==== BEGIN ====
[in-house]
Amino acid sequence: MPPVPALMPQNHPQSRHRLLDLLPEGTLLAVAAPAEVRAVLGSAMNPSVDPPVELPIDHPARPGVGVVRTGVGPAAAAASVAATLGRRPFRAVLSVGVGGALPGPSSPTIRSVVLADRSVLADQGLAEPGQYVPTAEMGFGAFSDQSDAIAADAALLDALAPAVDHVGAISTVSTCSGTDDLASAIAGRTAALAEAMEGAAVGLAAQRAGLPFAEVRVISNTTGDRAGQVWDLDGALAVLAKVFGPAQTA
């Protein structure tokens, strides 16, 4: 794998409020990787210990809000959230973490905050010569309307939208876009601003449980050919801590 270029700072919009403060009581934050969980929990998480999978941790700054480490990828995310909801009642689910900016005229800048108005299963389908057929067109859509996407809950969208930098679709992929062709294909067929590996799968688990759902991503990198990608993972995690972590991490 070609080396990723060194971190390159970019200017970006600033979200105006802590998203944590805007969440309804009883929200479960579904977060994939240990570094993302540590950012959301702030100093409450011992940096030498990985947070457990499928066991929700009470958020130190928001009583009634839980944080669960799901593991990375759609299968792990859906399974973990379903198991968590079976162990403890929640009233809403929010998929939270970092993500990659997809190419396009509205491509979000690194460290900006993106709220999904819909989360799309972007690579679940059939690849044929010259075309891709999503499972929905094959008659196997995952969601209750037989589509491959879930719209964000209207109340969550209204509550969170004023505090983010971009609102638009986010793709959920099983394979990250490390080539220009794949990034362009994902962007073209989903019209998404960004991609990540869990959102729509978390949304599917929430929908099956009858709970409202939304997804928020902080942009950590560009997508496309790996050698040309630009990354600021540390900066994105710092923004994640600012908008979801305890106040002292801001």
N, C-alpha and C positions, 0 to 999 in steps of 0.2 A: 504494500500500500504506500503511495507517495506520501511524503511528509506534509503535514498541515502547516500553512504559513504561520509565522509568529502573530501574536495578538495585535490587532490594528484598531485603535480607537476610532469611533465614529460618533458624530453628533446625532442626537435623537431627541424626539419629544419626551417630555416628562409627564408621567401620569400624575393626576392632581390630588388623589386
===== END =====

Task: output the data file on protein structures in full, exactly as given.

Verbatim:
[in-house]
Amino acid sequence: MPPVPALMPQNHPQSRHRLLDLLPEGTLLAVAAPAEVRAVLGSAMNPSVDPPVELPIDHPARPGVGVVRTGVGPAAAAASVAATLGRRPFRAVLSVGVGGALPGPSSPTIRSVVLADRSVLADQGLAEPGQYVPTAEMGFGAFSDQSDAIAADAALLDALAPAVDHVGAISTVSTCSGTDDLASAIAGRTAALAEAMEGAAVGLAAQRAGLPFAEVRVISNTTGDRAGQVWDLDGALAVLAKVFGPAQTA
């Protein structure tokens, strides 16, 4: 794998409020990787210990809000959230973490905050010569309307939208876009601003449980050919801590 270029700072919009403060009581934050969980929990998480999978941790700054480490990828995310909801009642689910900016005229800048108005299963389908057929067109859509996407809950969208930098679709992929062709294909067929590996799968688990759902991503990198990608993972995690972590991490 070609080396990723060194971190390159970019200017970006600033979200105006802590998203944590805007969440309804009883929200479960579904977060994939240990570094993302540590950012959301702030100093409450011992940096030498990985947070457990499928066991929700009470958020130190928001009583009634839980944080669960799901593991990375759609299968792990859906399974973990379903198991968590079976162990403890929640009233809403929010998929939270970092993500990659997809190419396009509205491509979000690194460290900006993106709220999904819909989360799309972007690579679940059939690849044929010259075309891709999503499972929905094959008659196997995952969601209750037989589509491959879930719209964000209207109340969550209204509550969170004023505090983010971009609102638009986010793709959920099983394979990250490390080539220009794949990034362009994902962007073209989903019209998404960004991609990540869990959102729509978390949304599917929430929908099956009858709970409202939304997804928020902080942009950590560009997508496309790996050698040309630009990354600021540390900066994105710092923004994640600012908008979801305890106040002292801001």
N, C-alpha and C positions, 0 to 999 in steps of 0.2 A: 504494500500500500504506500503511495507517495506520501511524503511528509506534509503535514498541515502547516500553512504559513504561520509565522509568529502573530501574536495578538495585535490587532490594528484598531485603535480607537476610532469611533465614529460618533458624530453628533446625532442626537435623537431627541424626539419629544419626551417630555416628562409627564408621567401620569400624575393626576392632581390630588388623589386